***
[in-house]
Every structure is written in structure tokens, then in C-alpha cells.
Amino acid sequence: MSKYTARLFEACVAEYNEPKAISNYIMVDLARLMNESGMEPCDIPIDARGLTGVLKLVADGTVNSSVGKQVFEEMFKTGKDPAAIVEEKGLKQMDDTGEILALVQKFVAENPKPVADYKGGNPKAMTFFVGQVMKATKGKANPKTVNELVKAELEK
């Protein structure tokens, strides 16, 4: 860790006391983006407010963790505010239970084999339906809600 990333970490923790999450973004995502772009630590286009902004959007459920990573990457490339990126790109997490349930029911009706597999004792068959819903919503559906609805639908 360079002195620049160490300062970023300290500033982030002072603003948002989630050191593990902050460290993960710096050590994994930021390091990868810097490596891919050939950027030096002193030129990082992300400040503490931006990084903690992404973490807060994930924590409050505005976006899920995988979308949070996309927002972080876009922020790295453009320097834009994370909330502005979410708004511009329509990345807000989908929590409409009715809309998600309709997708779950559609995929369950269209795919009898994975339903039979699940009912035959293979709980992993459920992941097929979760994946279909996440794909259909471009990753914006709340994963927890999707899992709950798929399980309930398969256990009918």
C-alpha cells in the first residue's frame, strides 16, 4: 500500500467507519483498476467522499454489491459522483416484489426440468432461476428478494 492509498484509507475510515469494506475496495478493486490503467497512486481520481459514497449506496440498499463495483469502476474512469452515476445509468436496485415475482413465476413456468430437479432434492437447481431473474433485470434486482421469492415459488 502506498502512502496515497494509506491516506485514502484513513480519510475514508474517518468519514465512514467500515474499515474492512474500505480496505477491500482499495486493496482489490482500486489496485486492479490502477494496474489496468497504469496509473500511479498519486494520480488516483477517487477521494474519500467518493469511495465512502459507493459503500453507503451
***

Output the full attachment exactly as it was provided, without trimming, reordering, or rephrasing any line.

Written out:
[in-house]
Every structure is written in structure tokens, then in C-alpha cells.
Amino acid sequence: MSKYTARLFEACVAEYNEPKAISNYIMVDLARLMNESGMEPCDIPIDARGLTGVLKLVADGTVNSSVGKQVFEEMFKTGKDPAAIVEEKGLKQMDDTGEILALVQKFVAENPKPVADYKGGNPKAMTFFVGQVMKATKGKANPKTVNELVKAELEK
């Protein structure tokens, strides 16, 4: 860790006391983006407010963790505010239970084999339906809600 990333970490923790999450973004995502772009630590286009902004959007459920990573990457490339990126790109997490349930029911009706597999004792068959819903919503559906609805639908 360079002195620049160490300062970023300290500033982030002072603003948002989630050191593990902050460290993960710096050590994994930021390091990868810097490596891919050939950027030096002193030129990082992300400040503490931006990084903690992404973490807060994930924590409050505005976006899920995988979308949070996309927002972080876009922020790295453009320097834009994370909330502005979410708004511009329509990345807000989908929590409409009715809309998600309709997708779950559609995929369950269209795919009898994975339903039979699940009912035959293979709980992993459920992941097929979760994946279909996440794909259909471009990753914006709340994963927890999707899992709950798929399980309930398969256990009918």
C-alpha cells in the first residue's frame, strides 16, 4: 500500500467507519483498476467522499454489491459522483416484489426440468432461476428478494 492509498484509507475510515469494506475496495478493486490503467497512486481520481459514497449506496440498499463495483469502476474512469452515476445509468436496485415475482413465476413456468430437479432434492437447481431473474433485470434486482421469492415459488 502506498502512502496515497494509506491516506485514502484513513480519510475514508474517518468519514465512514467500515474499515474492512474500505480496505477491500482499495486493496482489490482500486489496485486492479490502477494496474489496468497504469496509473500511479498519486494520480488516483477517487477521494474519500467518493469511495465512502459507493459503500453507503451